Music journalist, Joey Akan has alleged that Naira Marley’s concert which was scheduled to hold in Cameroon yesterday, February 14th, was disrupted by the country’s Special Forces Soldiers.
According to the journalist, tickets to the special Valentine’s Day concert which was initially scheduled to hold in Buea, the capital of the Southwest region were sold out before Cameroonian entertainers appealed to their government to ban the event.
He also alleged that the show was banned on grounds of Naira Marley being a bad influence on Cameroonian youths.
Taking to Twitter, Akan wrote,
“Yesterday, a Naira Marley concert scheduled to hold in Cameroon, didn’t happen. Special Forces Soldiers flooded the venue, scattered it, and chased everyone away, despite Marley being in the country, and ready to hit the stage. Why? Hate and beef from Cameroonian artists.
For months, there has been a growing anti-Nigerian movement, with many disgruntled entertainers calling for a ban on Nigerian music. This movement is led by a struggling comedian named CY International. A promoter named Prince Enobi, organized a special Valentine’s Day concert.
Naira Marley was booked, to perform in Buea, the capital of the Southwest region. The heart of Anglophone Cameroon. Expensive tickets were sold out, and event was set. But the show did not hold. Cameroon entertainers kicked. They went to Yaounde to ask government to ban it.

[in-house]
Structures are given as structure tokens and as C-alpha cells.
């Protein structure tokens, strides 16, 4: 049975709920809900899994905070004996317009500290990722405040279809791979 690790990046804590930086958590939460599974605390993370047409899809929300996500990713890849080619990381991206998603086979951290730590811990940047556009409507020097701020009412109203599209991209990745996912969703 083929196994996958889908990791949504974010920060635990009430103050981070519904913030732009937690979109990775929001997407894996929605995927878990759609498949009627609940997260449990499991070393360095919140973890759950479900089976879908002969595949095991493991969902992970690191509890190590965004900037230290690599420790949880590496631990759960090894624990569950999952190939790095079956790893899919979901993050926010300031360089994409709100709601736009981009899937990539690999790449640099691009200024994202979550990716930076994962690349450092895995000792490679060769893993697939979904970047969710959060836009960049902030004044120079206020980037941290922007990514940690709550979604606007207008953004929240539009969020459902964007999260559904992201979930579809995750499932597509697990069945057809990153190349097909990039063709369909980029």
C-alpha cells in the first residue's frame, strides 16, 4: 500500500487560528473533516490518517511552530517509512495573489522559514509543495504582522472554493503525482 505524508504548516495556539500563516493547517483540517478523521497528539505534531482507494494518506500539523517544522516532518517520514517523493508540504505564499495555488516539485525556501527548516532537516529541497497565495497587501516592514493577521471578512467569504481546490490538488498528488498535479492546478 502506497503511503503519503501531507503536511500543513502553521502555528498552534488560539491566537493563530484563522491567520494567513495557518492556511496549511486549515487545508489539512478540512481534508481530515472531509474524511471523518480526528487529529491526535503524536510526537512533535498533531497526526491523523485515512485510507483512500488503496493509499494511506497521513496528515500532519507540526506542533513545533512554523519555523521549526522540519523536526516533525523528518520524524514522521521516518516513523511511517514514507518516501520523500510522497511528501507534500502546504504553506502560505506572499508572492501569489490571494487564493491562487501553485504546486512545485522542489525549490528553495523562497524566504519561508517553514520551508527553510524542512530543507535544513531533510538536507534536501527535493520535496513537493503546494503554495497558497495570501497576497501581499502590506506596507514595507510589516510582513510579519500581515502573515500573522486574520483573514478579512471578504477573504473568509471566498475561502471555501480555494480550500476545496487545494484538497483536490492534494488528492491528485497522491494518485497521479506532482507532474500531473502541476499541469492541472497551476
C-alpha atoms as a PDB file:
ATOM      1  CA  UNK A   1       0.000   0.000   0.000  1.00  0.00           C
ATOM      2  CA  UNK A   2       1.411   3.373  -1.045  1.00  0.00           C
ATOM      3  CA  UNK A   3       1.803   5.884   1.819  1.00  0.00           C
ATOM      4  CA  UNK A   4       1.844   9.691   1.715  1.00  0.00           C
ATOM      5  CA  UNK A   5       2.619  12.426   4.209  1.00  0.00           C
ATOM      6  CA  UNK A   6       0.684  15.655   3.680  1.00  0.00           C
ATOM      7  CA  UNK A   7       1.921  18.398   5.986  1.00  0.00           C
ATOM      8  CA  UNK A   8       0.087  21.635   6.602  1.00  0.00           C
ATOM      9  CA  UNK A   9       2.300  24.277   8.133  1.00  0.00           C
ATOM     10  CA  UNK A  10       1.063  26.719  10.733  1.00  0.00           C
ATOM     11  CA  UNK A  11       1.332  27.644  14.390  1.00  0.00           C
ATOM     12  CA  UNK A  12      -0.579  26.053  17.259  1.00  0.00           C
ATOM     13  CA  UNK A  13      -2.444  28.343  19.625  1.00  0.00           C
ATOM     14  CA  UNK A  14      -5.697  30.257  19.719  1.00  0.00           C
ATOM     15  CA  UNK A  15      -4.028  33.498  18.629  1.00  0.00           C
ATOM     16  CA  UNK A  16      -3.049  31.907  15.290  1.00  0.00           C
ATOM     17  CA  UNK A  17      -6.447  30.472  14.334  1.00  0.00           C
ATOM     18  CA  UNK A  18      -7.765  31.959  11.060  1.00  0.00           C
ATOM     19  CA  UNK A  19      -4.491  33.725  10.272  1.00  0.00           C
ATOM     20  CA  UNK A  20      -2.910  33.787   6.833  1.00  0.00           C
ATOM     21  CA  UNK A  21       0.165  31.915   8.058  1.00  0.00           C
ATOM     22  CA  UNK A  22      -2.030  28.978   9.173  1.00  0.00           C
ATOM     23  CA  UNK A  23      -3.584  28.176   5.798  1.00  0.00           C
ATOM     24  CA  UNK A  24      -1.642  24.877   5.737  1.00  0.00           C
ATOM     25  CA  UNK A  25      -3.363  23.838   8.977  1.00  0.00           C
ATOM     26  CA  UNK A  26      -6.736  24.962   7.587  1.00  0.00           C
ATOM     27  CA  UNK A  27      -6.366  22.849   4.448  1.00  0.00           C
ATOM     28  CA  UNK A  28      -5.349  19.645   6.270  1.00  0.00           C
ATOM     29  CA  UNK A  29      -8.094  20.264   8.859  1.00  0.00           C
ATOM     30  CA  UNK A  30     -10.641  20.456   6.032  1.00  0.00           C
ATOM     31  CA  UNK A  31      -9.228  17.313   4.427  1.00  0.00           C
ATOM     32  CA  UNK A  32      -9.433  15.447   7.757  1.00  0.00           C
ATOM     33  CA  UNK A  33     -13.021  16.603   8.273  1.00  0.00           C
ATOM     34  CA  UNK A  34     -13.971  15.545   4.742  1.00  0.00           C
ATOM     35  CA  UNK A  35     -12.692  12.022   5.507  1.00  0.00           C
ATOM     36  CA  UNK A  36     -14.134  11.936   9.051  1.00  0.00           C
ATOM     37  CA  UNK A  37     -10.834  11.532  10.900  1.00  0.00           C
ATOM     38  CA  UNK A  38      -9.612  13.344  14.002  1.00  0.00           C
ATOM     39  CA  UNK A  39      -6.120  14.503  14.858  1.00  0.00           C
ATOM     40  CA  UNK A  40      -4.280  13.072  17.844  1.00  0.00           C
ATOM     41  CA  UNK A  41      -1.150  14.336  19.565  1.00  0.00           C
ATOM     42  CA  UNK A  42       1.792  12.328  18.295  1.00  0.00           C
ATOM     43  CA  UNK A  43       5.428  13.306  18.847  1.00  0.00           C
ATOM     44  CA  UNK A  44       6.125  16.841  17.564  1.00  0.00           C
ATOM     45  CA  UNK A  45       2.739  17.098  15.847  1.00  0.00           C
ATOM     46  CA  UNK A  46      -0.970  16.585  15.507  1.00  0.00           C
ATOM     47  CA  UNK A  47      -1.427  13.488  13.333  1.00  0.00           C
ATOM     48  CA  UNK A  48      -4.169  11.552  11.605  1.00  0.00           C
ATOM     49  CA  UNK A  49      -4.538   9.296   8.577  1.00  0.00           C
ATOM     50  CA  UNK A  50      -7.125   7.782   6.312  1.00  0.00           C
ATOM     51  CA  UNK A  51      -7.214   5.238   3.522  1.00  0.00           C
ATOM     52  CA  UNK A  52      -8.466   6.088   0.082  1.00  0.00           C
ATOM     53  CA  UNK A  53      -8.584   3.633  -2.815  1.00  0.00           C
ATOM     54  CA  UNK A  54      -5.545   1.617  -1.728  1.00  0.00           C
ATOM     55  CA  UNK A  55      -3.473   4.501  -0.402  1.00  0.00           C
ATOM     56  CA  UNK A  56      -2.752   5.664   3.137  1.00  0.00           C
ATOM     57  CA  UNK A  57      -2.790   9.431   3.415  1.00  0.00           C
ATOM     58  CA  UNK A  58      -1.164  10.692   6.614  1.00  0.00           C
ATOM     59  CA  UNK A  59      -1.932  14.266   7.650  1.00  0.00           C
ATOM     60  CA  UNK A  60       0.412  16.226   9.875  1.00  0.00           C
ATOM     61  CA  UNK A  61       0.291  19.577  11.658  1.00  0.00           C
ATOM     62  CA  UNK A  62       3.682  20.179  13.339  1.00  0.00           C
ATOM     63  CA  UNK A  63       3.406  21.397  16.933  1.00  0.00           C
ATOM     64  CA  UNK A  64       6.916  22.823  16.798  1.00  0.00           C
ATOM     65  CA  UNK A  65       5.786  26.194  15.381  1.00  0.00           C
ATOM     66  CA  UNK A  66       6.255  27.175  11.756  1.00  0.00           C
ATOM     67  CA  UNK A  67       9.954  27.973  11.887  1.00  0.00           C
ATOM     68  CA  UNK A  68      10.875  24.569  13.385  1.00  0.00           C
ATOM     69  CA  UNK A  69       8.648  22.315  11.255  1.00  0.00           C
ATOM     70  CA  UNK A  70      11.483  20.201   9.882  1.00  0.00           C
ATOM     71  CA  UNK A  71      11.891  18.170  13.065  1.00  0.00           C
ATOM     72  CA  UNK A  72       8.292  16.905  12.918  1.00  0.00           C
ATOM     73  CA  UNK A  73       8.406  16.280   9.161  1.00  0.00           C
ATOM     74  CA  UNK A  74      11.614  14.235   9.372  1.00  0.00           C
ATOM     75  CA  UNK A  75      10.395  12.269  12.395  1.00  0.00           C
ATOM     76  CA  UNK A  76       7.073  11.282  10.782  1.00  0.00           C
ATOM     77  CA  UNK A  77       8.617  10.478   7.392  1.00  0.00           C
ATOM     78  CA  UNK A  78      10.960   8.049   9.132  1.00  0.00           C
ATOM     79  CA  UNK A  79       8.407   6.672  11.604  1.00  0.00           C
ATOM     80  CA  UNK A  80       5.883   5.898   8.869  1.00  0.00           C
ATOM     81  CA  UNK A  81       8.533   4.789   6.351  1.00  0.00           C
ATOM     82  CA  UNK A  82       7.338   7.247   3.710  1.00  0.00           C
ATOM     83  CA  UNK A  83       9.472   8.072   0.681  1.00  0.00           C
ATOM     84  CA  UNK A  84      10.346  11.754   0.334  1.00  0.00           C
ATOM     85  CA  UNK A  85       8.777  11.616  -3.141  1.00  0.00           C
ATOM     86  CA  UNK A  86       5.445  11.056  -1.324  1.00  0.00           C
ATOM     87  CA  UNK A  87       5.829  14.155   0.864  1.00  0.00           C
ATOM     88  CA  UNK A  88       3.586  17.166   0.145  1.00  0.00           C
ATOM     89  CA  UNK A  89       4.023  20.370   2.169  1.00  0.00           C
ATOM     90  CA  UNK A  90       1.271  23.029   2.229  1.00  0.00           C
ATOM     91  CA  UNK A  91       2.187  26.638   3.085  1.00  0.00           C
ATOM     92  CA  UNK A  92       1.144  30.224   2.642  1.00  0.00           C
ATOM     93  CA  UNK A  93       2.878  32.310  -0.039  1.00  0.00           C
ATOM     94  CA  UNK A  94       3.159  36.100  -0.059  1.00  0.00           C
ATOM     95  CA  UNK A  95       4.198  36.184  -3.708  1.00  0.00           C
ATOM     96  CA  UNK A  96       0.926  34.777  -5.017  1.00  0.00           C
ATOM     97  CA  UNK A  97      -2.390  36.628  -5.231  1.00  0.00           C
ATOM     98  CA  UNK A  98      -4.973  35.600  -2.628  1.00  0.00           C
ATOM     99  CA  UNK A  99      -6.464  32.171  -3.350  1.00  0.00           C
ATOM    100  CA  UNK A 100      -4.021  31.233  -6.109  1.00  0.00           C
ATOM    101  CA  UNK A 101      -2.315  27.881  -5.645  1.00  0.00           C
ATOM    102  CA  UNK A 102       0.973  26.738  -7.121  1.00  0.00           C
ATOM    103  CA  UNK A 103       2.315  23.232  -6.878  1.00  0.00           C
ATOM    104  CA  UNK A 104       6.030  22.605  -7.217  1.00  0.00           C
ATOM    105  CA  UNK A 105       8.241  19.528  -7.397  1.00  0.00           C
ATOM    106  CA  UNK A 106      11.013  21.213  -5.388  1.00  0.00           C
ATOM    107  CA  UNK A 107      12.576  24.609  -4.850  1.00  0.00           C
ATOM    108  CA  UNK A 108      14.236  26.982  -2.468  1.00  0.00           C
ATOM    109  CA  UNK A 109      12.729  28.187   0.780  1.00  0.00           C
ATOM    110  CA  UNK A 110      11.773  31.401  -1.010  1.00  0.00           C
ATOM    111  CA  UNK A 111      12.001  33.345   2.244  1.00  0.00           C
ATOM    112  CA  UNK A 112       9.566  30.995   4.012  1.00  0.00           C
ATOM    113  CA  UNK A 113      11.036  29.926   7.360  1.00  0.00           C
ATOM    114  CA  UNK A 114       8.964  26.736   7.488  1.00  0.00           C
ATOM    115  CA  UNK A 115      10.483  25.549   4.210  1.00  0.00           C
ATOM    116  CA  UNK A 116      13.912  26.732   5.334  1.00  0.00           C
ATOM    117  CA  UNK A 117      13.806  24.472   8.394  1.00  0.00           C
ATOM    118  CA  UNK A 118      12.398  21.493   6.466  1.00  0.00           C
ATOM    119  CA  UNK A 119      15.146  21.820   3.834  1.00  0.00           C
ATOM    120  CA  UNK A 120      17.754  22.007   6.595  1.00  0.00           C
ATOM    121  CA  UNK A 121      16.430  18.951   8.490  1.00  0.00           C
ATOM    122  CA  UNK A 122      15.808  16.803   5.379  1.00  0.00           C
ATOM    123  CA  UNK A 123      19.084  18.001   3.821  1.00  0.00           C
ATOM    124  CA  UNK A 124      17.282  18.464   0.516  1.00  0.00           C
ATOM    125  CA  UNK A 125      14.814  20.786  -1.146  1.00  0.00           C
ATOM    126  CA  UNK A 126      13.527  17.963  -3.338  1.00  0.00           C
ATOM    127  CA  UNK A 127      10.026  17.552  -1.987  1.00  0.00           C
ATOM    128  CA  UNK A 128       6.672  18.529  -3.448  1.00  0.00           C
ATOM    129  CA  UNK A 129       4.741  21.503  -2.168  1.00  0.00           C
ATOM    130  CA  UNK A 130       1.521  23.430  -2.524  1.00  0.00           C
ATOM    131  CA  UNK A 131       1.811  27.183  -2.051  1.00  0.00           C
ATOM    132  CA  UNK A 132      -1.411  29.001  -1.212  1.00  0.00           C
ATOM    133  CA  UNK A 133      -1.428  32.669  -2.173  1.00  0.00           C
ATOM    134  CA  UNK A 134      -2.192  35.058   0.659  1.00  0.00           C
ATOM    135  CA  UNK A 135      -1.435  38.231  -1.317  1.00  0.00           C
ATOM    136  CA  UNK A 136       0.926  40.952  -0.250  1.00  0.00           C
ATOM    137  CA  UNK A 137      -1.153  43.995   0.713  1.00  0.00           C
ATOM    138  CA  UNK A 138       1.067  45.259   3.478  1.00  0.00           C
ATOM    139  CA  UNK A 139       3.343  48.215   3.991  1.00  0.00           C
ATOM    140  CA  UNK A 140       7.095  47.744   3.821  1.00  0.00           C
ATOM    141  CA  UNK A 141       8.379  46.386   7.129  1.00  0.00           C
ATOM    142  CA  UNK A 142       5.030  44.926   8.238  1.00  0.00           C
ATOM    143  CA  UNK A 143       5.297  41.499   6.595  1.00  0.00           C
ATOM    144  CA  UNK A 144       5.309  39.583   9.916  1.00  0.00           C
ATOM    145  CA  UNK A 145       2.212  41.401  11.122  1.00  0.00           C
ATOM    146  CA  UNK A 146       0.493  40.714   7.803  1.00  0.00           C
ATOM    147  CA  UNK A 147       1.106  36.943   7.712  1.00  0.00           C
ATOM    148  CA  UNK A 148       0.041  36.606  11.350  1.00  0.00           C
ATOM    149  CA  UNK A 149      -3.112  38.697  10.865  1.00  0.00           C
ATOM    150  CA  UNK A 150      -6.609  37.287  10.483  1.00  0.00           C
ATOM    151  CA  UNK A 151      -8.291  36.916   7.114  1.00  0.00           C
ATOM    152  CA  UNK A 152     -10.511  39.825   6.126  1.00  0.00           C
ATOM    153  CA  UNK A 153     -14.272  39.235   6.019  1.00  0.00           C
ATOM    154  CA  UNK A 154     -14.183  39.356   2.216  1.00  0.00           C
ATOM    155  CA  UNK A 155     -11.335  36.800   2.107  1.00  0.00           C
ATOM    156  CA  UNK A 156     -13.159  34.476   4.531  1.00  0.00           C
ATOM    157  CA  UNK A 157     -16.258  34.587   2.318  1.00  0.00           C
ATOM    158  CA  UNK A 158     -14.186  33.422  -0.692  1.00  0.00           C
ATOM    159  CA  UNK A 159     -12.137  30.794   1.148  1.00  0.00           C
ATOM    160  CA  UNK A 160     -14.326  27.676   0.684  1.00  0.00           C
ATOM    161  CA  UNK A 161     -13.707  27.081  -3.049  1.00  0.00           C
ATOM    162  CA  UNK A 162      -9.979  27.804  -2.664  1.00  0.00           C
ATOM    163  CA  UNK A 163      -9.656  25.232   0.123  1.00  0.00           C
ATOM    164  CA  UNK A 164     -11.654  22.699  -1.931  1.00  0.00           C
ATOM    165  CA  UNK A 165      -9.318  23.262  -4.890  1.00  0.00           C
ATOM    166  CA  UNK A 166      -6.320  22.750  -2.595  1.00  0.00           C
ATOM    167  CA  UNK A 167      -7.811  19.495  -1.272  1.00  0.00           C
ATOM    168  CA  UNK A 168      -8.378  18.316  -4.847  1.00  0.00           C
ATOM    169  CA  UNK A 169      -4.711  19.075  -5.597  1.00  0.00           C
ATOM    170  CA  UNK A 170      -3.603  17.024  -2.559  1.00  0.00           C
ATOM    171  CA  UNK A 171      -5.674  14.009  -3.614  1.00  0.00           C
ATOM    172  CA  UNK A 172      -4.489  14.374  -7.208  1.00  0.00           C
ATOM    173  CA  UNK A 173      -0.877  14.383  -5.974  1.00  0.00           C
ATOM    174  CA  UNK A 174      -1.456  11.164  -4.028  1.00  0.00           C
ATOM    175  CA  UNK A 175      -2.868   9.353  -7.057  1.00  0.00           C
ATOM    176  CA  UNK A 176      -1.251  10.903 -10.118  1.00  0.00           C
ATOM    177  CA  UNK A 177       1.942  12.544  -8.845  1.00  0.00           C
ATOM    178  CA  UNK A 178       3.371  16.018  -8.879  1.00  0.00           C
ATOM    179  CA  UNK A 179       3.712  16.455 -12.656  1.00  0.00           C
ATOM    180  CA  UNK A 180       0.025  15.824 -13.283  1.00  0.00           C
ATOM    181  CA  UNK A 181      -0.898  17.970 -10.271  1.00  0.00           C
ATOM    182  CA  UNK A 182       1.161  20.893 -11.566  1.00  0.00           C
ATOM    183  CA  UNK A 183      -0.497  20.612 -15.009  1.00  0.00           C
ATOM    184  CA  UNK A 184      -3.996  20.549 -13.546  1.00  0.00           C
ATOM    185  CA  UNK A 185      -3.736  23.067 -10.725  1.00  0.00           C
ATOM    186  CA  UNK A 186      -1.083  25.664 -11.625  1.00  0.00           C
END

They banded, went to the minister of Arts and Culture to ban the concert. Their excuse; Naira Marley is a bad influence on Cameroonian youth, who smokes Igbeaux, and has a sex tape. The minister cancelled the show in Buea. But the Promoter was adamant. He’s invested heavily.
He moved the show from Buea to Limbe. These entertainers still went to call the special forces arm of the military. They showed up and scattered the stage and venue. Promoter still moved show to Douala, the entertainers still showed up there and scattered the venue.
Naira Marley didn’t perform, but he’s been paid. He lands Nigeria today. What this means is that the Cameroonians have declared war on the Nigerian music industry, and have acted on it due to hate and inferiority complex. They blame us for everything. Pan Africanism in the mud.
In the past 5 years, Anglophone Cameroon has not seen a major concert due to the crisis. And the first show they were meant to have, they called the same oppressive military to help chase their fellow Africans away and frustrate their local businesses looking to benefit.
This won’t end well. It’s a slippery slope, leading to a lot of dangerous events for the art, and the industry. If we begin cultural xenophobia, it’s their industry that will bear the brunt. Either they nip this in the bud, or it’ll become a full war with no real winners.